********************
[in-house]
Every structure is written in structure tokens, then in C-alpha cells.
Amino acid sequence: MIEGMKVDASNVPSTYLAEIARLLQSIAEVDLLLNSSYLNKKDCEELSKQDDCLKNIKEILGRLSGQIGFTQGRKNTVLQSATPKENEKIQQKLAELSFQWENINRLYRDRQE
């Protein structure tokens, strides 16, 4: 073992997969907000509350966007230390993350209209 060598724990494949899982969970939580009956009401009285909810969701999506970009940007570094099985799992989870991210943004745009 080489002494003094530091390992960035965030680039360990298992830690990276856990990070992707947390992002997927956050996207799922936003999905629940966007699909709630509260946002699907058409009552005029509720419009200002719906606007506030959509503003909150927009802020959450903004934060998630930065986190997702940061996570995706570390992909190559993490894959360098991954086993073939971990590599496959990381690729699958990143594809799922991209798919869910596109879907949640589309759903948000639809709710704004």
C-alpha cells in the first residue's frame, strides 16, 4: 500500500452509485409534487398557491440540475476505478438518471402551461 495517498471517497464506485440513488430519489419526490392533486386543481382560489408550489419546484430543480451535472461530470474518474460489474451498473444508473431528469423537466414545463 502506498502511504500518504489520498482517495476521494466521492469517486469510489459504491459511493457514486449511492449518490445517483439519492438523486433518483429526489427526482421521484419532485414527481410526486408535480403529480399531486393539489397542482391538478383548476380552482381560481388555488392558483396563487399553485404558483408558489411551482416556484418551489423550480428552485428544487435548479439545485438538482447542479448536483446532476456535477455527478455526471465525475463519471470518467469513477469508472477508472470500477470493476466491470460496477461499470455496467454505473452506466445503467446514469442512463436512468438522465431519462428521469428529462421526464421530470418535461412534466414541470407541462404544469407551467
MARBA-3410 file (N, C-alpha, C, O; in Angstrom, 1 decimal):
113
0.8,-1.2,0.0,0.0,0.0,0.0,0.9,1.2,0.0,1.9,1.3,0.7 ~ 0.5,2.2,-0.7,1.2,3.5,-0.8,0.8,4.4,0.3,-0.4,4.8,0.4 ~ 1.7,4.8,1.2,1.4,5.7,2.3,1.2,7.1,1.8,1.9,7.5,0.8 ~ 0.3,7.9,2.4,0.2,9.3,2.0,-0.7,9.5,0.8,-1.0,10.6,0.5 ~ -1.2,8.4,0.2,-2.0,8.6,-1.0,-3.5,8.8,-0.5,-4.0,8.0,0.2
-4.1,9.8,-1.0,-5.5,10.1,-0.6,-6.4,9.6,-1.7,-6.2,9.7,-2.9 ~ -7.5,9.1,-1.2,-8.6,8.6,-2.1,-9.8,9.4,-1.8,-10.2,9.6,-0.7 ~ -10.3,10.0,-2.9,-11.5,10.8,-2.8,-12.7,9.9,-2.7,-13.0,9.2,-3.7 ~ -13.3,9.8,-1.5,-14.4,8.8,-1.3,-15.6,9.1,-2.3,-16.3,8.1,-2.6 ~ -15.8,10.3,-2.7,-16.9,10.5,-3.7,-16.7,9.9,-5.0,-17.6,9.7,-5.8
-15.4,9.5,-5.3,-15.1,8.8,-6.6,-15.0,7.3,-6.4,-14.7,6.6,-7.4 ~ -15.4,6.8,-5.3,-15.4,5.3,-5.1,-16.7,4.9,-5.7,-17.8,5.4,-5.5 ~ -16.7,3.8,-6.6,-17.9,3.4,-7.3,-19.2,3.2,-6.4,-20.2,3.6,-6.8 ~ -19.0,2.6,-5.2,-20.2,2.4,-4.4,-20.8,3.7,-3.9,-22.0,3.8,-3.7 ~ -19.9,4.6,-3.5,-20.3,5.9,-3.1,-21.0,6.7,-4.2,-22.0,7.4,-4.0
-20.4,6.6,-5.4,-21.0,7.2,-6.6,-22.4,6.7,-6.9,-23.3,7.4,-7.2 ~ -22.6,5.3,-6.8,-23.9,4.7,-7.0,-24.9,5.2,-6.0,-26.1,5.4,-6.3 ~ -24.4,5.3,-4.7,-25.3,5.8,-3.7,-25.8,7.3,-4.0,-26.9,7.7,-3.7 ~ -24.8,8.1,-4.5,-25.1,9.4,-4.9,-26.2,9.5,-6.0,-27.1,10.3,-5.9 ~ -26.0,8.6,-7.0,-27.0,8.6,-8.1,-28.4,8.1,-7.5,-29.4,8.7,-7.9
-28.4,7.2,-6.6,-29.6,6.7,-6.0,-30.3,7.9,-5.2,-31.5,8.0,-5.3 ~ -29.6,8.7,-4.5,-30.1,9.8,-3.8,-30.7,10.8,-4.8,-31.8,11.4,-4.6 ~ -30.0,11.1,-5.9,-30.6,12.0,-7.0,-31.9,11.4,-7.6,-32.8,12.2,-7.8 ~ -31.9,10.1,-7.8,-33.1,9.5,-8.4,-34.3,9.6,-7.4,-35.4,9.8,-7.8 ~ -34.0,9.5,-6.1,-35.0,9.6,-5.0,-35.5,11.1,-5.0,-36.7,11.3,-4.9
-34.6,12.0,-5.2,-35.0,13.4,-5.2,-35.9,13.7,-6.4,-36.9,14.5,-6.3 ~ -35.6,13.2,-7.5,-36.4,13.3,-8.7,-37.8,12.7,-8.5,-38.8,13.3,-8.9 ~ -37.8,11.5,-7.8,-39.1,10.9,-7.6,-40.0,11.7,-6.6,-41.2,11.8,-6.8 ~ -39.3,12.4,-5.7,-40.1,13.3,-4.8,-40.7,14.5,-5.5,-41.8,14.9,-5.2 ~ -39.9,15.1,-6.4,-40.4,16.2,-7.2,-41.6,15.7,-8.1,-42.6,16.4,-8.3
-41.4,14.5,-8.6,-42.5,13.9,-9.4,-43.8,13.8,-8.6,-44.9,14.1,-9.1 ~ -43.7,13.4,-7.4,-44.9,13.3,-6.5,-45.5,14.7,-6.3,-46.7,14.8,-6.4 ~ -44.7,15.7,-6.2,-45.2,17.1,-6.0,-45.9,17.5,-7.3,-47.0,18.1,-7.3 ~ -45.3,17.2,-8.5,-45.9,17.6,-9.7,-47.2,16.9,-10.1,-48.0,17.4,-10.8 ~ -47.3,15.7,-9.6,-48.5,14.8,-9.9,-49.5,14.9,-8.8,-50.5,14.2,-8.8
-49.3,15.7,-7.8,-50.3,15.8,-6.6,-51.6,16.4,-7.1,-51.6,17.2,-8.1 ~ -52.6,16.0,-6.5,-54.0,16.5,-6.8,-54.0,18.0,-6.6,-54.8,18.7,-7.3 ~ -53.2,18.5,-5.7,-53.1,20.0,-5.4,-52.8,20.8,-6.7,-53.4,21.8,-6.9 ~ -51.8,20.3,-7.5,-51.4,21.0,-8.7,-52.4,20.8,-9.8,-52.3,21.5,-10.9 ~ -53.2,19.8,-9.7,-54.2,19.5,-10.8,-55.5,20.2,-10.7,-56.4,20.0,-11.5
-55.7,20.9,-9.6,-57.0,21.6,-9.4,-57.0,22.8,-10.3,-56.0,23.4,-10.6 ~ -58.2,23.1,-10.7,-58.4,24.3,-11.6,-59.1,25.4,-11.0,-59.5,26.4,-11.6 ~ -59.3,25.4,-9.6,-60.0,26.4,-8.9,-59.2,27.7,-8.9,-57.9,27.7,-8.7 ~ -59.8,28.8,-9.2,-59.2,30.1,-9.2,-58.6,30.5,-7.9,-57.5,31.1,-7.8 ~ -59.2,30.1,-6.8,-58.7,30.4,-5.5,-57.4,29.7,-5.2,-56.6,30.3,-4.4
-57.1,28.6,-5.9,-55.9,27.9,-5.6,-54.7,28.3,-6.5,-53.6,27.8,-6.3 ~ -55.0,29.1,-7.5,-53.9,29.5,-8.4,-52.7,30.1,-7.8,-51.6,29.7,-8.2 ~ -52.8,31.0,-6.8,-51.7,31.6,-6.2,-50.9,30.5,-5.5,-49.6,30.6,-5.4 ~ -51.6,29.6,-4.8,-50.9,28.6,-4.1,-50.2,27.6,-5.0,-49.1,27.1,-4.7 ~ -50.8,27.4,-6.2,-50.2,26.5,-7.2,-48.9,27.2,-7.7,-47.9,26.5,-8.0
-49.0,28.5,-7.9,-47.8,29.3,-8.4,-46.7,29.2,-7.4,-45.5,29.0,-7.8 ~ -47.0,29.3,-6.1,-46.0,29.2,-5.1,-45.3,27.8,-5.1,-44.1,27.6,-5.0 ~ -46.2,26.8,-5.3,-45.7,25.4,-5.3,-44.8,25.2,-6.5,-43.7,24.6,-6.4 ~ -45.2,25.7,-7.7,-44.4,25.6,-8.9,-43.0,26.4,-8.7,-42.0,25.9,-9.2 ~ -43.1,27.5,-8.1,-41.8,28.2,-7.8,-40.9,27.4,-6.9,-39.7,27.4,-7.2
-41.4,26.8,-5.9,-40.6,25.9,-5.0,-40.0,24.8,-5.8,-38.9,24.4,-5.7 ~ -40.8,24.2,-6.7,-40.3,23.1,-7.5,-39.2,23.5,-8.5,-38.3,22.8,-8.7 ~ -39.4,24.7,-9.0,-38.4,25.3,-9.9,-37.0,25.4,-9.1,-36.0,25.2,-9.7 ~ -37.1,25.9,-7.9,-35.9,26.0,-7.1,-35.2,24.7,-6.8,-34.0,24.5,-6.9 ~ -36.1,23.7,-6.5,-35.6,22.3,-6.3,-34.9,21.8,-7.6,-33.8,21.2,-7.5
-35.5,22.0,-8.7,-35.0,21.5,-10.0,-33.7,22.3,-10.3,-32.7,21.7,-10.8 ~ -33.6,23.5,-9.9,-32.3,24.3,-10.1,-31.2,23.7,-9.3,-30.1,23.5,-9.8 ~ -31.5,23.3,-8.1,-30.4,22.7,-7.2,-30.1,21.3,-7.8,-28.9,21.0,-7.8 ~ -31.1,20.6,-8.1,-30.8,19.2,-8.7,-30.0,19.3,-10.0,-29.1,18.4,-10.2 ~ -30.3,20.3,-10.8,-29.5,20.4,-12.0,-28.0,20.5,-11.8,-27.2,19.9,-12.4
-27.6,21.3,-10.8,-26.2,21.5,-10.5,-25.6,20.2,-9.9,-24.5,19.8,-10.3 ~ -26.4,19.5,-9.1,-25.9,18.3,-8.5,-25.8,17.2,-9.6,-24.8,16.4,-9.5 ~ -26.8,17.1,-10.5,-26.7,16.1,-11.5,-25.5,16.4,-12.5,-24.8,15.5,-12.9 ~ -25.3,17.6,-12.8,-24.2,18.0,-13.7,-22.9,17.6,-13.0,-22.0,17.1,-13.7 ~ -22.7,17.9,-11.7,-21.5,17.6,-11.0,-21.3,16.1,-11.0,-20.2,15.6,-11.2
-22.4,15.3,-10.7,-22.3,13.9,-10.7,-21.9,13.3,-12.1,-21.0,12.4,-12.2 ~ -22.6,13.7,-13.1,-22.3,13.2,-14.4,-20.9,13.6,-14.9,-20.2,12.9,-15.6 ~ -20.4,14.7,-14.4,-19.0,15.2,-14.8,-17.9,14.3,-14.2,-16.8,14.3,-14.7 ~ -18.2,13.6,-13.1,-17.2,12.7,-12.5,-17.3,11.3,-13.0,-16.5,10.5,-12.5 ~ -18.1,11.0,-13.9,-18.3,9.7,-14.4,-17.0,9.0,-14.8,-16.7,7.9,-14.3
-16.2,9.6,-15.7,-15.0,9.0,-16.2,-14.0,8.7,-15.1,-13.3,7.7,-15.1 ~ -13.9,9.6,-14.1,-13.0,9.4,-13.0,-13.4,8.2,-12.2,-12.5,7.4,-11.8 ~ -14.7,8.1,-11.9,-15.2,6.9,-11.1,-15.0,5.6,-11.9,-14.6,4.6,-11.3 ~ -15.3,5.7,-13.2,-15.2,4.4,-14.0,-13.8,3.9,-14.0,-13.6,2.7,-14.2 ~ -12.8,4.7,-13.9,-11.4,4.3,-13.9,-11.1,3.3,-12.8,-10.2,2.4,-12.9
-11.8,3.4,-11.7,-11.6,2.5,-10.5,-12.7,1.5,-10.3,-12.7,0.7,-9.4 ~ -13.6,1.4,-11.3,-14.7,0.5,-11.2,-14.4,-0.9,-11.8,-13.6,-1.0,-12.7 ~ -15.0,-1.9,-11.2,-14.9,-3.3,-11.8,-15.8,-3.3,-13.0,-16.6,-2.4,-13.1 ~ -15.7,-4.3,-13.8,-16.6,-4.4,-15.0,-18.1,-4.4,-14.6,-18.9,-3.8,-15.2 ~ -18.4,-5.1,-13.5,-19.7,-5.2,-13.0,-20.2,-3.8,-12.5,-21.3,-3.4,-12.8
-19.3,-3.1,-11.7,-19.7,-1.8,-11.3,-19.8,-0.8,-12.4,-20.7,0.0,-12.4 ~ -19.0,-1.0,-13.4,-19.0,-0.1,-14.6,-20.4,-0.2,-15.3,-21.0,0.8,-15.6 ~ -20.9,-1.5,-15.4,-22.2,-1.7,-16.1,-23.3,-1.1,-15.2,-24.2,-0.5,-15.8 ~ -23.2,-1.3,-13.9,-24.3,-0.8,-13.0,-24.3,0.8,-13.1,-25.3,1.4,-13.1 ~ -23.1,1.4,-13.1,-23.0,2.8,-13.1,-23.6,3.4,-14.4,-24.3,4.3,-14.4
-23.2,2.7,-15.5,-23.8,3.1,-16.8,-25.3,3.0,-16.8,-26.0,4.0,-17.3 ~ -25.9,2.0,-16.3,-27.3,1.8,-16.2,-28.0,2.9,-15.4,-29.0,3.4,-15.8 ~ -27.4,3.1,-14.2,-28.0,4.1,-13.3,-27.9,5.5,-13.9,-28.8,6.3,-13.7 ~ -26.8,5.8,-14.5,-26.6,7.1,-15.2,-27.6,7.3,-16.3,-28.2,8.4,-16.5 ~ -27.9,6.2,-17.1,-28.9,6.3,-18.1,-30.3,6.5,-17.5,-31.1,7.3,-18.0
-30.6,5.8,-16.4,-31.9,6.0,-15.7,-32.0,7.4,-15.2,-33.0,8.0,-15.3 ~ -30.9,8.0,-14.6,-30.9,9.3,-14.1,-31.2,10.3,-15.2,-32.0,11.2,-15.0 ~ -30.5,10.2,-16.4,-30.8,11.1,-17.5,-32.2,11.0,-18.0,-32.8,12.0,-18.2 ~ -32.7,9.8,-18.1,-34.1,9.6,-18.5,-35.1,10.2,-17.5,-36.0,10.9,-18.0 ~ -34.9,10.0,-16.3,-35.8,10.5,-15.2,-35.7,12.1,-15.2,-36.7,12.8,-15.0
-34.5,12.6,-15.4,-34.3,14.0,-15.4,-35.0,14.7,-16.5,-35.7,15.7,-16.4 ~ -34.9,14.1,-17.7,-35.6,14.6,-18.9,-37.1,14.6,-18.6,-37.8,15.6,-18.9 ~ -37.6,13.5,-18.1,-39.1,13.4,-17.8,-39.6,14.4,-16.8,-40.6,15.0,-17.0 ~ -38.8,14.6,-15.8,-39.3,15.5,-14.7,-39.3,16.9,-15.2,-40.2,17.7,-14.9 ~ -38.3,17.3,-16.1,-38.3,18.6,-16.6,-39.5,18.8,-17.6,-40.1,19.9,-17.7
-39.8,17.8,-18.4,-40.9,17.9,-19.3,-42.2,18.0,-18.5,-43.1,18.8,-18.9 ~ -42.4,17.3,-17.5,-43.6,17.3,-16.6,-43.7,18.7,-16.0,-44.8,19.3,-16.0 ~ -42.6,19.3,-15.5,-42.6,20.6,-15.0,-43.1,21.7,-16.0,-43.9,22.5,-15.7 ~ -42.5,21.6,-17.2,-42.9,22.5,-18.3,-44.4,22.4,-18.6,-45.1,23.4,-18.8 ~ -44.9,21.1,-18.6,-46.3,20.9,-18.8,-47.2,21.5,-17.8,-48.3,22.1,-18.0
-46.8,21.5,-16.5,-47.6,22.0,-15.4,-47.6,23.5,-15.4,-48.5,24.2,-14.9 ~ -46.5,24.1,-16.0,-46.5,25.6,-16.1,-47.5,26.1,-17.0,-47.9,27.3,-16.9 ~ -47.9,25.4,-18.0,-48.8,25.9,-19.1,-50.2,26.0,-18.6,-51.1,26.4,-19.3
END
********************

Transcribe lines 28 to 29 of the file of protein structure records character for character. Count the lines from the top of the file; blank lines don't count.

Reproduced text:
-34.5,12.6,-15.4,-34.3,14.0,-15.4,-35.0,14.7,-16.5,-35.7,15.7,-16.4 ~ -34.9,14.1,-17.7,-35.6,14.6,-18.9,-37.1,14.6,-18.6,-37.8,15.6,-18.9 ~ -37.6,13.5,-18.1,-39.1,13.4,-17.8,-39.6,14.4,-16.8,-40.6,15.0,-17.0 ~ -38.8,14.6,-15.8,-39.3,15.5,-14.7,-39.3,16.9,-15.2,-40.2,17.7,-14.9 ~ -38.3,17.3,-16.1,-38.3,18.6,-16.6,-39.5,18.8,-17.6,-40.1,19.9,-17.7
-39.8,17.8,-18.4,-40.9,17.9,-19.3,-42.2,18.0,-18.5,-43.1,18.8,-18.9 ~ -42.4,17.3,-17.5,-43.6,17.3,-16.6,-43.7,18.7,-16.0,-44.8,19.3,-16.0 ~ -42.6,19.3,-15.5,-42.6,20.6,-15.0,-43.1,21.7,-16.0,-43.9,22.5,-15.7 ~ -42.5,21.6,-17.2,-42.9,22.5,-18.3,-44.4,22.4,-18.6,-45.1,23.4,-18.8 ~ -44.9,21.1,-18.6,-46.3,20.9,-18.8,-47.2,21.5,-17.8,-48.3,22.1,-18.0